He has also noted that the areas left to be captured are very minimal; what is important now is the stabilization of the territories taken back and the mop up operations as well as the cordon-and-search operations that are ongoing.

Interestingly, the successes of the military have started to result into refugees being able to return to their homelands.

In Gwoza, the air of normalcy is seeping into the atmosphere as civilians return to their homesteads to begin a new life.

Interestingly, encomiums have started pouring in for the military from different quarters, particularly, from the corps of retired officers.

For instance, President Goodluck Jonathan recently said with their recent success, which had overwhelmingly turned the tide against Boko haram, the Nigerian military had proven beyond any doubt that it remained fully capable of defending the territorial integrity of Nigeria.

The question on the lips of Nigerians is: How did the military turn the tide against the insurgents? But at a recent interaction with journalists, Chief of army staff, Lt-Gen. Kenneth Minimah, said there was no magic involved.

The Army boss explained that about three to four key factors were responsible for the dramatic turn of events against the insurgents. These, he said, include change of military tactics, enforcement of discipline through the court-martials, procurement of new and appropriate weapons, and the agreement with the neighboring countries of the Lake Chad basin commission (LCBC) to join the war.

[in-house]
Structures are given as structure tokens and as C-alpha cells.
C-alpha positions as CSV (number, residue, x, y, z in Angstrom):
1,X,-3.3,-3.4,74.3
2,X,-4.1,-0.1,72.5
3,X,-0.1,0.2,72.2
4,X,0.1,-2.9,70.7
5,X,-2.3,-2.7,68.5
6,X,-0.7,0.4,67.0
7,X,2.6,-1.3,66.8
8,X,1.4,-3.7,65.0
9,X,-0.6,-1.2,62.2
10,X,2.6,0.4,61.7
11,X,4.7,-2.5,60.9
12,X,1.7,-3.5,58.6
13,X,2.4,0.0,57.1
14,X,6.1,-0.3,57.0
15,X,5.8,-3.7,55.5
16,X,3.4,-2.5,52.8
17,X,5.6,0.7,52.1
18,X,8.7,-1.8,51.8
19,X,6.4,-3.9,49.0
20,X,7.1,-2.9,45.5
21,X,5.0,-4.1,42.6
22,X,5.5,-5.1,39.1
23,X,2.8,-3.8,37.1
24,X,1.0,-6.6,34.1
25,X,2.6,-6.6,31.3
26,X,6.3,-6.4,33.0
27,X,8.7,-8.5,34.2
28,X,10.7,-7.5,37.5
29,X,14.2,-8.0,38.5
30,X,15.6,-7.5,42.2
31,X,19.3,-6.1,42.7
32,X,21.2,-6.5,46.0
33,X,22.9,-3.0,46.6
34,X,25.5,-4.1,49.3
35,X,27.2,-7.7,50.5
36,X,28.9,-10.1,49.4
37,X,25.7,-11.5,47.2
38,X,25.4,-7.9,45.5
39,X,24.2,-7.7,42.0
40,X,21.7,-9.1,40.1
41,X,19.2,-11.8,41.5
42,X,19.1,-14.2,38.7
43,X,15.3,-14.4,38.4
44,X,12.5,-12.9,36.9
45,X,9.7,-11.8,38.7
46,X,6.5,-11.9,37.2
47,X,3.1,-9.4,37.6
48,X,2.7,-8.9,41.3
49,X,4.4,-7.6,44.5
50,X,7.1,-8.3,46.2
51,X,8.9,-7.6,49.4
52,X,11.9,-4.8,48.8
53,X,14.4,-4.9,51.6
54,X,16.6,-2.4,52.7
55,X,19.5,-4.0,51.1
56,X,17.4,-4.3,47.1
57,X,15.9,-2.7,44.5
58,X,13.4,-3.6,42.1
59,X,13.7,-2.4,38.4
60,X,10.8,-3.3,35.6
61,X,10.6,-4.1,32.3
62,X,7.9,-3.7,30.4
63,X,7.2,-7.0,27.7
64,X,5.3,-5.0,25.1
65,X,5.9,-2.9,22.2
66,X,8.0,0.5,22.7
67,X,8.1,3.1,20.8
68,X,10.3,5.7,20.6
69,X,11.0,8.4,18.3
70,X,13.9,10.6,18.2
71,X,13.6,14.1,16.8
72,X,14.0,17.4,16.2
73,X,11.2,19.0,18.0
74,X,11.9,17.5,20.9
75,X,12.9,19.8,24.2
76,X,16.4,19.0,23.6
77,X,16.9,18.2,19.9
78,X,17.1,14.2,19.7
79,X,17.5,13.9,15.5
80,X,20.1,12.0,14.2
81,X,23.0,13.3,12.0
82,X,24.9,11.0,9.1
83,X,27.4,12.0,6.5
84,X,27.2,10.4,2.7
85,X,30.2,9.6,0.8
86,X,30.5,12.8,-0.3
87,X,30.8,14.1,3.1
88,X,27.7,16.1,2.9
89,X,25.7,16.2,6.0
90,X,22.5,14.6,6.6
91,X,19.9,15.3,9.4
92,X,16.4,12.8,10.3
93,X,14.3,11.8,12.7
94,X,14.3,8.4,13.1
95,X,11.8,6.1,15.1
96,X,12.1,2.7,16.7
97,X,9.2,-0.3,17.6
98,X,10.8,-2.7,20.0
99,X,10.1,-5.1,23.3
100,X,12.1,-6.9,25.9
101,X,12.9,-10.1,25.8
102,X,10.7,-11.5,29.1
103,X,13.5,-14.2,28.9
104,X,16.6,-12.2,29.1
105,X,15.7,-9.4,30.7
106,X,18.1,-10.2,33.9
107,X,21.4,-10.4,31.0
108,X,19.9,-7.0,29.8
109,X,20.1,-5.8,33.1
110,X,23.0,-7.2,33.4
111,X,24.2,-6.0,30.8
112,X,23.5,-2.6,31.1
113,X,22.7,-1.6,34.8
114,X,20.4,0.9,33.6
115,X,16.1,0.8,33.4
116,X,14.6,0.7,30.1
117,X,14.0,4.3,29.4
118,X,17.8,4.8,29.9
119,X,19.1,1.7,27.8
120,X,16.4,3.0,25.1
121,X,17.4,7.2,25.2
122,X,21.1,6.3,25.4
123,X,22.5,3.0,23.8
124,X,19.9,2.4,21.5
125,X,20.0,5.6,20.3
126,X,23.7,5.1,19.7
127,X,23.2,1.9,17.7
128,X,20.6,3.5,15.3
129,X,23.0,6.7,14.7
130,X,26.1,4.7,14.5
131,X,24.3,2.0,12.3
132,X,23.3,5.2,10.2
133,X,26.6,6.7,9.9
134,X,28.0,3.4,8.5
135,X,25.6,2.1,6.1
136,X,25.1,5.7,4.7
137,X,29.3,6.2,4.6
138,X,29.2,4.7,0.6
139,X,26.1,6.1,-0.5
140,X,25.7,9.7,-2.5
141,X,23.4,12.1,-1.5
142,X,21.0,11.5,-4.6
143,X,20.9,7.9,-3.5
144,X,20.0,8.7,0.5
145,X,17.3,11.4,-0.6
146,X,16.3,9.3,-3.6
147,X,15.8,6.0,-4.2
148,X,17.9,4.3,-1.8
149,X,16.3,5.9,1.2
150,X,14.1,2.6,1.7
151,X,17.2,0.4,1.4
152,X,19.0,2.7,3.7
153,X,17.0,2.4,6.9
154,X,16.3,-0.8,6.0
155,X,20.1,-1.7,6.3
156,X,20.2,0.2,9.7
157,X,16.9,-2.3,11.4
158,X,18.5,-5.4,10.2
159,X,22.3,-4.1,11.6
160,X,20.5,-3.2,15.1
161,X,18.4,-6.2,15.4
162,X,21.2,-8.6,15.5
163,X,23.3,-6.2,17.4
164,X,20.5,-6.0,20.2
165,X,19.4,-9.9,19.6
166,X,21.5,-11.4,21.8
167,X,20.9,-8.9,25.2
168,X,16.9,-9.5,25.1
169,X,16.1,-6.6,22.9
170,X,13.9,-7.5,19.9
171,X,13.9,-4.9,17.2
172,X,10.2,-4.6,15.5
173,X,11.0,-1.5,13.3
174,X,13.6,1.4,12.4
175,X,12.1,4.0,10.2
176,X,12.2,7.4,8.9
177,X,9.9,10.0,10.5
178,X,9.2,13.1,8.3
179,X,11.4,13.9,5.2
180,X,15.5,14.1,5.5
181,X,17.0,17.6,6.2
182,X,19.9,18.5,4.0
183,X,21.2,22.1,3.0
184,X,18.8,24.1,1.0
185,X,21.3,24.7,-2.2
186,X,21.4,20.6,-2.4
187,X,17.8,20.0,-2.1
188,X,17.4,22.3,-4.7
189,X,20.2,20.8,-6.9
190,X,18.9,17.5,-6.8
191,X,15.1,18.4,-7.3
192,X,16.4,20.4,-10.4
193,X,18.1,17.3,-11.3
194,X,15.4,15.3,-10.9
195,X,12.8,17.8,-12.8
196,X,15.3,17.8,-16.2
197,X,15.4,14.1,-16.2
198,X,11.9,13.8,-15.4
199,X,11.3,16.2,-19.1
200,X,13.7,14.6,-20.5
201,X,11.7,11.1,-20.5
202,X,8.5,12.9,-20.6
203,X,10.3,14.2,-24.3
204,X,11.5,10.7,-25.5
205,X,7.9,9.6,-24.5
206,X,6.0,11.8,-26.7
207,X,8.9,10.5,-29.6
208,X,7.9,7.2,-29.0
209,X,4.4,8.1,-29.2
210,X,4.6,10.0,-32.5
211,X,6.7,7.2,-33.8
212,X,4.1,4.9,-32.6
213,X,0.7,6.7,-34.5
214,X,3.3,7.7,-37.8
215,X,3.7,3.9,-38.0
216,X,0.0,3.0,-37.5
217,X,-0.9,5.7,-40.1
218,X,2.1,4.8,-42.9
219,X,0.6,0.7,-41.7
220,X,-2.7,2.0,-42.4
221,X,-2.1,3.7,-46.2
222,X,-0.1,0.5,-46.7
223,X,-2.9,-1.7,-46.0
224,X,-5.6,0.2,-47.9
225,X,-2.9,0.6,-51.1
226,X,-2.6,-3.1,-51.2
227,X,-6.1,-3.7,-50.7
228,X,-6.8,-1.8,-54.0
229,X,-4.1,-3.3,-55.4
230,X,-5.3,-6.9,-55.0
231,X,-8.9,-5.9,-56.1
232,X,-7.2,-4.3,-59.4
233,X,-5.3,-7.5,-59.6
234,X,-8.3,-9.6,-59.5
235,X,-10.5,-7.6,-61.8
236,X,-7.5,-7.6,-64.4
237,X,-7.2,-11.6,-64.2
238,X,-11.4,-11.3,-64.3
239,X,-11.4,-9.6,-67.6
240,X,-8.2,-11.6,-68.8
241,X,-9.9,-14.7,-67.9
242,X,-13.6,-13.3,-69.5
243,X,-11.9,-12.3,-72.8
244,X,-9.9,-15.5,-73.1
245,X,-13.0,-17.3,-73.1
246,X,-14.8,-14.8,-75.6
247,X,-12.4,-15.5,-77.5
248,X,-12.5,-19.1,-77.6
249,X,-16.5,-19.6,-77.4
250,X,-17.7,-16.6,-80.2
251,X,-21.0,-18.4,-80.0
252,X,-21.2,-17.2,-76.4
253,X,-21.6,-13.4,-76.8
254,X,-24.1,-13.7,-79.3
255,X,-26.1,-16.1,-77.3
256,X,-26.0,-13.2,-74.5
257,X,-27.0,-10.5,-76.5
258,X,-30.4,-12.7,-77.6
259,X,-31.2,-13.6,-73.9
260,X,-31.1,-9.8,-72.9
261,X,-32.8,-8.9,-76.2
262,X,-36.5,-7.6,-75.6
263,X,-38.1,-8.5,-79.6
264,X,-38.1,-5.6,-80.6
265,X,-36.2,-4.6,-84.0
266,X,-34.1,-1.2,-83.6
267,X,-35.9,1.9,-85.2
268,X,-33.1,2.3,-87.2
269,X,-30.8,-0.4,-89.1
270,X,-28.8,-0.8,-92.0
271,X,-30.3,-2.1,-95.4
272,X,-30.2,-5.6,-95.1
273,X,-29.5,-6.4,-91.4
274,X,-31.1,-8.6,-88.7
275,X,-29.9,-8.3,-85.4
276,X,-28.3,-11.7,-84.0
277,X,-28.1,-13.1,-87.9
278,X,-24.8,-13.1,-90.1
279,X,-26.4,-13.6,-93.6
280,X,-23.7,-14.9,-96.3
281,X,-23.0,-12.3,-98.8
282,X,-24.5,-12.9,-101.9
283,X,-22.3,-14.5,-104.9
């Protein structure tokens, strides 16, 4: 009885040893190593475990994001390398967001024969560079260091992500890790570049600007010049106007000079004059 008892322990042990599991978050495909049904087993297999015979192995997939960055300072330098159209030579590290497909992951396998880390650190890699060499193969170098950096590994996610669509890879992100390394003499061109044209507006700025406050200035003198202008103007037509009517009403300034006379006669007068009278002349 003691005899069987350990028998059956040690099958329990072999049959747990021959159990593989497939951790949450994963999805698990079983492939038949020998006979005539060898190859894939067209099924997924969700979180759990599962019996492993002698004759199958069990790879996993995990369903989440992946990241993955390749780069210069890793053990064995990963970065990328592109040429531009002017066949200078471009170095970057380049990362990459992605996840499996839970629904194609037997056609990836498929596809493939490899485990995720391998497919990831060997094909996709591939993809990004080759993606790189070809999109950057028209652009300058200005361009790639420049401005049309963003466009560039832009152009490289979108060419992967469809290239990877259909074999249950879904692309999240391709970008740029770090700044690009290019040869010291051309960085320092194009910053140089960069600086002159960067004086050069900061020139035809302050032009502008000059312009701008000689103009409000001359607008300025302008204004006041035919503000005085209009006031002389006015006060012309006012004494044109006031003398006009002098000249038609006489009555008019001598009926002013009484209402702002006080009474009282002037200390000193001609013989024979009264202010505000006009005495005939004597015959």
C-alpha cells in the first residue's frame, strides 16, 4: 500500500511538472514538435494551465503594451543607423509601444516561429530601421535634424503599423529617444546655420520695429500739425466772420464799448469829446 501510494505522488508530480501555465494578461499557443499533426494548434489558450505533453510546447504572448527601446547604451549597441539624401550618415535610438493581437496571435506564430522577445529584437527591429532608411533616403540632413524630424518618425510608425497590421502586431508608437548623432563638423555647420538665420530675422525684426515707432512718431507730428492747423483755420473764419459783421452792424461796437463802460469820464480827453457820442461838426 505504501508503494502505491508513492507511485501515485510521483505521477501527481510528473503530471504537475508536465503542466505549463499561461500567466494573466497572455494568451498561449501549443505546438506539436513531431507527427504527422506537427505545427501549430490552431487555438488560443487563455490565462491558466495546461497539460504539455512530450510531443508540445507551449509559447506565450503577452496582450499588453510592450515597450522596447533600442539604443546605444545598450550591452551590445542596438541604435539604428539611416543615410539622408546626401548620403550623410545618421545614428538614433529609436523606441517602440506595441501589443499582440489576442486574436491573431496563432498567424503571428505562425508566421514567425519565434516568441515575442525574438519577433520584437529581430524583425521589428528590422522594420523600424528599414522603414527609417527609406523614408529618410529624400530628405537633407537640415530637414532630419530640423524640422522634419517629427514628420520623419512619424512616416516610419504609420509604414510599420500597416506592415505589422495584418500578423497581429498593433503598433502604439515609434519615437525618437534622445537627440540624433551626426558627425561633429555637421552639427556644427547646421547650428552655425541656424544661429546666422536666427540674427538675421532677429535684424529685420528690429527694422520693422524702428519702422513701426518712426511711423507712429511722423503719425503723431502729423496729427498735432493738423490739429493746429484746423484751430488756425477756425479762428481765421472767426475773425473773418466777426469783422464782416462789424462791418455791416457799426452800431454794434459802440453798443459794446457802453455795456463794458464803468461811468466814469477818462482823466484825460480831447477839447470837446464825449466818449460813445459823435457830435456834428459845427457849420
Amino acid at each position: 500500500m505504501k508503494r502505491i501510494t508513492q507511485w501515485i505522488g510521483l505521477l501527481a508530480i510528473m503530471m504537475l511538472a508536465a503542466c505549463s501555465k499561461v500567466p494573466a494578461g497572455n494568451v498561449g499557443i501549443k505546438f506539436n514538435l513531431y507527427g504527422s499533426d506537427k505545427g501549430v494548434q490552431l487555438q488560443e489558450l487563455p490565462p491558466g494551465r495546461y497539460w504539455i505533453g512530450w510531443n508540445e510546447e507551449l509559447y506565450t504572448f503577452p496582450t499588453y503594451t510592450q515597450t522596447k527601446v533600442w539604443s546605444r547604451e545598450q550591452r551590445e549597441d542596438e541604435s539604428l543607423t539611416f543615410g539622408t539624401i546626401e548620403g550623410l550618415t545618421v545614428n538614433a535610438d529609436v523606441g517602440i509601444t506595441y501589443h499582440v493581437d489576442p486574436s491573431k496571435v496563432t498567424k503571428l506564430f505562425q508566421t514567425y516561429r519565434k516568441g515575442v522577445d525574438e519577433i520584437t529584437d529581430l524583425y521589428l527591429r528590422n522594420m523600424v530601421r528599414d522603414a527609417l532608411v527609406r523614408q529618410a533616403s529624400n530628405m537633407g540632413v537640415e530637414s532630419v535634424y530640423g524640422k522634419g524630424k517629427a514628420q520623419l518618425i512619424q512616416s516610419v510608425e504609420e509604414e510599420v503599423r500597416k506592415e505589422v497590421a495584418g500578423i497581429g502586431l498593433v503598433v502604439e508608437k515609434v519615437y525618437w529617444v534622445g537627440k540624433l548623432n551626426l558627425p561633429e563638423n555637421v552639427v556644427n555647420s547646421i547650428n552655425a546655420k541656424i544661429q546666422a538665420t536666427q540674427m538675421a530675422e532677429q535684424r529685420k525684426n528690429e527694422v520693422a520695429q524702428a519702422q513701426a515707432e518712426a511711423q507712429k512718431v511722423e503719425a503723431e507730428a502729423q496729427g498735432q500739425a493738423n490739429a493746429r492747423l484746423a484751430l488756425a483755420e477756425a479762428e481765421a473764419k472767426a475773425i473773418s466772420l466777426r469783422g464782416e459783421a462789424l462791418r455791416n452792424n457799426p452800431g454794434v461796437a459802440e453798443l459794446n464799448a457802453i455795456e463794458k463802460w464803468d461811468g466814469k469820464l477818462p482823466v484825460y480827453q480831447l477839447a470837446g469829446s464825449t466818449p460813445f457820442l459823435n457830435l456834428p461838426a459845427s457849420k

The army boss said the obsolete weapons and the difficulty in acquiring the right kind of arms and ammunition marred the counter- terrorism and counter insurgency war in the North-East.

His words: It is common knowledge that the Nigerian Army has been demanding equipment from the government. It is common knowledge that part of the seething problems of the war against the insurgency has been requisite modern equipment for the Army and Armed forces.

It is common knowledge that the equipment the Army had was old, aging; obsolete equipment and that we were doing local repairs to maintain them.

It is common knowledge too that our troops were running away from the battle. It is also common knowledge that the government was doing everything it could to buy equipment for the army.

The equipment that arrived changed the battle dynamics, changed the battle platform. Everything reversed, and the terrorist started running.

That is what happened.

The personality of the chief of Army Staff, utility of the equipment that arrived, changing the dynamics, changing the individual solders, that is what we have done.

So, for the common man who does not understand, let him have his rights to free speech, he can interpret it any way he wishes.

He also explained why some officers and men of the Nigerian Army had to be court martial led, noting that the gale of desertion from battlefield, cowardice, sabotage and general state of indiscipline were more damaging to the counter terrorism efforts than even lack of arms and ammunition.